“Peace on Earth” — a poem by Michael Harper

December 11th, 2014

 

 

Peace on Earth

 

Tunes come to me at morning
prayer, after flax sunflower
seeds jammed in a coffee can;
when we went to Japan
I prayed at the shrine
for the war dead broken
at Nagasaki;
the tears on the lip of my soprano
glistened in the sun.
In interviews
I talked about my music’s
voice of praise to our oneness,
them getting caught up in techniques
of the electronic school
lifting us into assault;
in live sessions, without an audience
I see faces on the flues of the piano,
cymbals driving me into ecstasies on my knees,
the demonic angel, Elvin,
answering my prayers on African drum,
on Spiritual
and on Reverend King
we chanted his words
on the mountain, where the golden chalice
came into our darkness.
I pursued the songless sound
of embouchures on Parisian thoruoghfares,
the coins spilling across the arched
balustrade against my feet;
no high as intense possessions
given up in practice
where the scales came to my fingers
without deliverance,
the light always coming at 4 A.M.
Syeeda’s “Song Flute” charts
my playing for the ancestors;
how could I do otherwise,
passing so quickly in this galaxy
there is no time for being
to be paid in acknowledgement;
all praise to the phrase brought to me:
salaams of becoming:
A LOVE SUPREME:

 

 

_____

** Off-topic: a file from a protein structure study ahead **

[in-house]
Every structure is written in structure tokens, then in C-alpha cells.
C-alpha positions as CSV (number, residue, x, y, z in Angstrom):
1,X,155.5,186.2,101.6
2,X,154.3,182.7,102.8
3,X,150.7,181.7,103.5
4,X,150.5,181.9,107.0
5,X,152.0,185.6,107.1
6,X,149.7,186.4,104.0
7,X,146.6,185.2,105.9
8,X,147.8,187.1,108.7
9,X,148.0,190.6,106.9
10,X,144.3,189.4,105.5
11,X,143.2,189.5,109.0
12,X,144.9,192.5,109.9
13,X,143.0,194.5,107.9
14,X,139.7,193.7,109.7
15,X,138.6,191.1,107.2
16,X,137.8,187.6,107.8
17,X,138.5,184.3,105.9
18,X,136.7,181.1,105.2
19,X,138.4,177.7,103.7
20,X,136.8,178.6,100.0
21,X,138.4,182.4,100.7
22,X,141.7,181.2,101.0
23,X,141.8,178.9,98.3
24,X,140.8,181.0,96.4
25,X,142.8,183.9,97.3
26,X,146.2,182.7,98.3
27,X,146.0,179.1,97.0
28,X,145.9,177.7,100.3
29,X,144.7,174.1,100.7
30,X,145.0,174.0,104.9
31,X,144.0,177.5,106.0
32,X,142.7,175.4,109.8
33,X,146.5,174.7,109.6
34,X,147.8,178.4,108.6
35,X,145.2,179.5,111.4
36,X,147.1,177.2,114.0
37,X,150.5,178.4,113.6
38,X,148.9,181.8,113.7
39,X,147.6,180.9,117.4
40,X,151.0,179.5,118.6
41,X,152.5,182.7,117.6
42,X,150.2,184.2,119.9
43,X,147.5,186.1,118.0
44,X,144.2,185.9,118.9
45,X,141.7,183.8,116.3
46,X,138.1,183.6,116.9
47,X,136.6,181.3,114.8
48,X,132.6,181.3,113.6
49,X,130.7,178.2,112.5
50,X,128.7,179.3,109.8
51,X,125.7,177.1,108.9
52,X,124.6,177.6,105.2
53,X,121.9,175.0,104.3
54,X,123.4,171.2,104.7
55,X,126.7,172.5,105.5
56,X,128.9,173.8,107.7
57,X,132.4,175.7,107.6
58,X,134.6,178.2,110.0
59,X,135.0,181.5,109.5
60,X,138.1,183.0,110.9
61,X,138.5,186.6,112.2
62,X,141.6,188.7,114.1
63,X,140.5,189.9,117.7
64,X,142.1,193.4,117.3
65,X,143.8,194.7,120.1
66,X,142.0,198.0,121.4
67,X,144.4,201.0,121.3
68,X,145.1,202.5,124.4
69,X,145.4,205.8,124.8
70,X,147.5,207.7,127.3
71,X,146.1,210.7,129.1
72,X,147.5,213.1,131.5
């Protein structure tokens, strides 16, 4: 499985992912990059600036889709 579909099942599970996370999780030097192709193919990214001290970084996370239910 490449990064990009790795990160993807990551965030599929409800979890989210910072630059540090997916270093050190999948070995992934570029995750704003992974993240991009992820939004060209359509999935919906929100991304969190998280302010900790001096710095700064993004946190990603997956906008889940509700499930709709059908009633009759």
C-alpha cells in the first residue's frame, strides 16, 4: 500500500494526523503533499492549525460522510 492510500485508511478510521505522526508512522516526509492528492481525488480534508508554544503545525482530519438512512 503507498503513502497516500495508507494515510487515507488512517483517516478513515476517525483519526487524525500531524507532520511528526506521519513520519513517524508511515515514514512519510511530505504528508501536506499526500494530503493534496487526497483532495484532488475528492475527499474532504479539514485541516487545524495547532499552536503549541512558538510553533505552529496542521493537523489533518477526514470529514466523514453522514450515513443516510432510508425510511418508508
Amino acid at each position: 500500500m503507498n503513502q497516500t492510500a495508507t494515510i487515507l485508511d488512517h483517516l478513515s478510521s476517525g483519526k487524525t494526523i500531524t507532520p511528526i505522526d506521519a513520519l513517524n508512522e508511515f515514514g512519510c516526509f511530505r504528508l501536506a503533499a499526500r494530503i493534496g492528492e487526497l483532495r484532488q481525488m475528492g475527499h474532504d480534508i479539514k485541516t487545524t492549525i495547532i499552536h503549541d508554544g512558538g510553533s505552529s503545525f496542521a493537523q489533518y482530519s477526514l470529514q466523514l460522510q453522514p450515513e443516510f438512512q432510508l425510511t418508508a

John Forasté © Brown University


About Michael Harper

Michael Harper is one of America’s most celebrated poets, having received honors and appointments from artistic organizations and academic institutions across the country, ranging from National Book Award to a Guggenheim Fellowship. He is much sought after for poetic readings, guest lectureships, and visiting professorships, and served as the Poet Laureate of Rhode Island from 1988 to 1993, and as Kapstein Professor of English at Brown University.

His poetry is highly influenced by the music he loves: jazz and blues sound through the lines and often appear as inspiration, metaphor or rhythm in individual poems. His poetry is filled with references to his past; history, experience, and family are strong inspirations which reverberate throughout his work. His ancestry, to which he refers frequently, is filled with fascinating and inspirational individuals. Paraphrasing Ralph Ellison, Harper once said: “Relatives are people that you are born into, and have no choice about them. Ancestors are people you choose.” His ancestors live on and their voices can still be heard in the lines of his verse.

From Brown University Library

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Michael Harper reads his poem “Dear John, Dear Coltrane”

Coltrane, Jimmy Garrison and McCoy Tyner play “Impressions”

Read our interview with Michael Harper about John Coltrane, part of our series “The A Love Supreme Interviews

 

 

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